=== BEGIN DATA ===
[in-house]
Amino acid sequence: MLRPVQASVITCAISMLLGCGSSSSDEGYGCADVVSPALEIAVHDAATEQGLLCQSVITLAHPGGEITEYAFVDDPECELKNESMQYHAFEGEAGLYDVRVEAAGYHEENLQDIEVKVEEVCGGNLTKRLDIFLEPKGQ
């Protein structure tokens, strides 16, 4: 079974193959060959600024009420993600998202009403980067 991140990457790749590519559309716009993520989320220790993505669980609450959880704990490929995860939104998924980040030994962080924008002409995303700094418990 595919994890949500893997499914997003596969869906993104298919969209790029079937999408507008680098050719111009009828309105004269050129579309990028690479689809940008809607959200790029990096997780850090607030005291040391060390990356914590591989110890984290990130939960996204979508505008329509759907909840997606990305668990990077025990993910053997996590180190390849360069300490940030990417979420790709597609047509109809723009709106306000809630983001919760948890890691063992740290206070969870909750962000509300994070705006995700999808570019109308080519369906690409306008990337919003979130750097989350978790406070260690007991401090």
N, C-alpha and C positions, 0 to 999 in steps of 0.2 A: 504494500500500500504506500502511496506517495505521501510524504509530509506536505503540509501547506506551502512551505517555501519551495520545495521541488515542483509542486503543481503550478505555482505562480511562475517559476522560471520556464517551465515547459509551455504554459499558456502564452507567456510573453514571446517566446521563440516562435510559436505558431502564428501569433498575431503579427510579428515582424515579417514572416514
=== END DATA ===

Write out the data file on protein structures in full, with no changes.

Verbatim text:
[in-house]
Amino acid sequence: MLRPVQASVITCAISMLLGCGSSSSDEGYGCADVVSPALEIAVHDAATEQGLLCQSVITLAHPGGEITEYAFVDDPECELKNESMQYHAFEGEAGLYDVRVEAAGYHEENLQDIEVKVEEVCGGNLTKRLDIFLEPKGQ
């Protein structure tokens, strides 16, 4: 079974193959060959600024009420993600998202009403980067 991140990457790749590519559309716009993520989320220790993505669980609450959880704990490929995860939104998924980040030994962080924008002409995303700094418990 595919994890949500893997499914997003596969869906993104298919969209790029079937999408507008680098050719111009009828309105004269050129579309990028690479689809940008809607959200790029990096997780850090607030005291040391060390990356914590591989110890984290990130939960996204979508505008329509759907909840997606990305668990990077025990993910053997996590180190390849360069300490940030990417979420790709597609047509109809723009709106306000809630983001919760948890890691063992740290206070969870909750962000509300994070705006995700999808570019109308080519369906690409306008990337919003979130750097989350978790406070260690007991401090």
N, C-alpha and C positions, 0 to 999 in steps of 0.2 A: 504494500500500500504506500502511496506517495505521501510524504509530509506536505503540509501547506506551502512551505517555501519551495520545495521541488515542483509542486503543481503550478505555482505562480511562475517559476522560471520556464517551465515547459509551455504554459499558456502564452507567456510573453514571446517566446521563440516562435510559436505558431502564428501569433498575431503579427510579428515582424515579417514572416514